The IPO market is hot in 2013, with Twitter (NYSE: TWTR ) bursting onto the scene and gaining 73% the moment trading began. But few retail investors got the chance to buy Twitter for the premiere price of $26 per share, and the reasons for that are cause to avoid IPOs as they hit the market.
Goldman Sachs (NYSE: GS ) led Twitter's IPO, choosing who could get shares for $26 per share and even picking the price. This system gives Goldman Sachs and other investment banks an incentive both to pick preferred clients and to underprice the offering. Retail investors are left out in the cold as these insiders reap quick profits.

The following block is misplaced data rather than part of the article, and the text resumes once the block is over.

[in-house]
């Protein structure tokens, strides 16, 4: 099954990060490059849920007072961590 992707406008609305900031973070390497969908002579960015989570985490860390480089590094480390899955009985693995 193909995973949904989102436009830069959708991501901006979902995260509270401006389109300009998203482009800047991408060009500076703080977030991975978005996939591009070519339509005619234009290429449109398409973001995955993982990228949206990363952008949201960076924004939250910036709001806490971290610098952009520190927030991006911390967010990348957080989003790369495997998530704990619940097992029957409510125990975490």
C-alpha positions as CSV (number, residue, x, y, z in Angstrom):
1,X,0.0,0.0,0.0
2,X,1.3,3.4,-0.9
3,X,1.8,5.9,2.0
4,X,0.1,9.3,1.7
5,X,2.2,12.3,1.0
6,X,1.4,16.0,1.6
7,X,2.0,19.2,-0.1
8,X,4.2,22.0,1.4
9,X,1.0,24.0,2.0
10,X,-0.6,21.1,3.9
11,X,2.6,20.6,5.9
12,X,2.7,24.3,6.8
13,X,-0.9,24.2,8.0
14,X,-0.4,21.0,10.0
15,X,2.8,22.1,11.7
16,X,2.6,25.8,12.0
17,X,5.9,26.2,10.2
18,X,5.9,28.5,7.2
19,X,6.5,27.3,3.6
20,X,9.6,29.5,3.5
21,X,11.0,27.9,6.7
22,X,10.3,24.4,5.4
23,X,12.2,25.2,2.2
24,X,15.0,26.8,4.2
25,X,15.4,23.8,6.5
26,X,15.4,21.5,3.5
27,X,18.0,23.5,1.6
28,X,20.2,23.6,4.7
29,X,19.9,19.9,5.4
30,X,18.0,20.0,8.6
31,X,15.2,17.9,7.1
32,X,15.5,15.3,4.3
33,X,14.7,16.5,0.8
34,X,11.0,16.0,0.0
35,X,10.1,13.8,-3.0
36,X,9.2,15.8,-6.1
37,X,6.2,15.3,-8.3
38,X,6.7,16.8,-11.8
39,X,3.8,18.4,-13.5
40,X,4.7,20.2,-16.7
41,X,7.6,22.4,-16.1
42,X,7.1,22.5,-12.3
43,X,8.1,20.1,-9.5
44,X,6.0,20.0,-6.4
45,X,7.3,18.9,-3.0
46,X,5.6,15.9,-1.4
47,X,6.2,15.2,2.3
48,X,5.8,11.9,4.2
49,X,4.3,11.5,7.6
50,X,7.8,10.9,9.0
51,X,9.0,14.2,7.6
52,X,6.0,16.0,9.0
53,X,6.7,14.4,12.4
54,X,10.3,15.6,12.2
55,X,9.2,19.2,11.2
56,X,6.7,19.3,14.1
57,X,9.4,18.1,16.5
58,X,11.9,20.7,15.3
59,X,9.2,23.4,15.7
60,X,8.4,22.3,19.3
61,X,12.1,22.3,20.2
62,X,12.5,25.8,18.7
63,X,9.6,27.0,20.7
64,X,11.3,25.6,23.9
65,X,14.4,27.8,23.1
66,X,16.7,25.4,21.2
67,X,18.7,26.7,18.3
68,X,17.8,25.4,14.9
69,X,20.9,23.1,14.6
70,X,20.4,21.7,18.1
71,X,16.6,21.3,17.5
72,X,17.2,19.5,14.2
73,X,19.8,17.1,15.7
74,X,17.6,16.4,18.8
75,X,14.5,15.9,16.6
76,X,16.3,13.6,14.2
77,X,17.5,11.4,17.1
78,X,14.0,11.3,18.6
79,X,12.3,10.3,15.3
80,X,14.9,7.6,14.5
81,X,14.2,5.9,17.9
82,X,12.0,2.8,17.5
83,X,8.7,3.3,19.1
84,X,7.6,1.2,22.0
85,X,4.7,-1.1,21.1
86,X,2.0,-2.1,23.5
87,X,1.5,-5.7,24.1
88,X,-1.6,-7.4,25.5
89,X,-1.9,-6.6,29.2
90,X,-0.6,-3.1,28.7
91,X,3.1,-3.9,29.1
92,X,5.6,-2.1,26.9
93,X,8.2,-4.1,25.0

One way to get in on IPOs is when companies use a Dutch auction -- something Google (NASDAQ: GOOG ) did when it went public. But this isn't a commonly used method, so retail investors don't often get in on the action.
Erin Miller sat down with Travis Hoium to see how the game is stacked against retail investors and why investors may want to stay away from the IPO process altogether.
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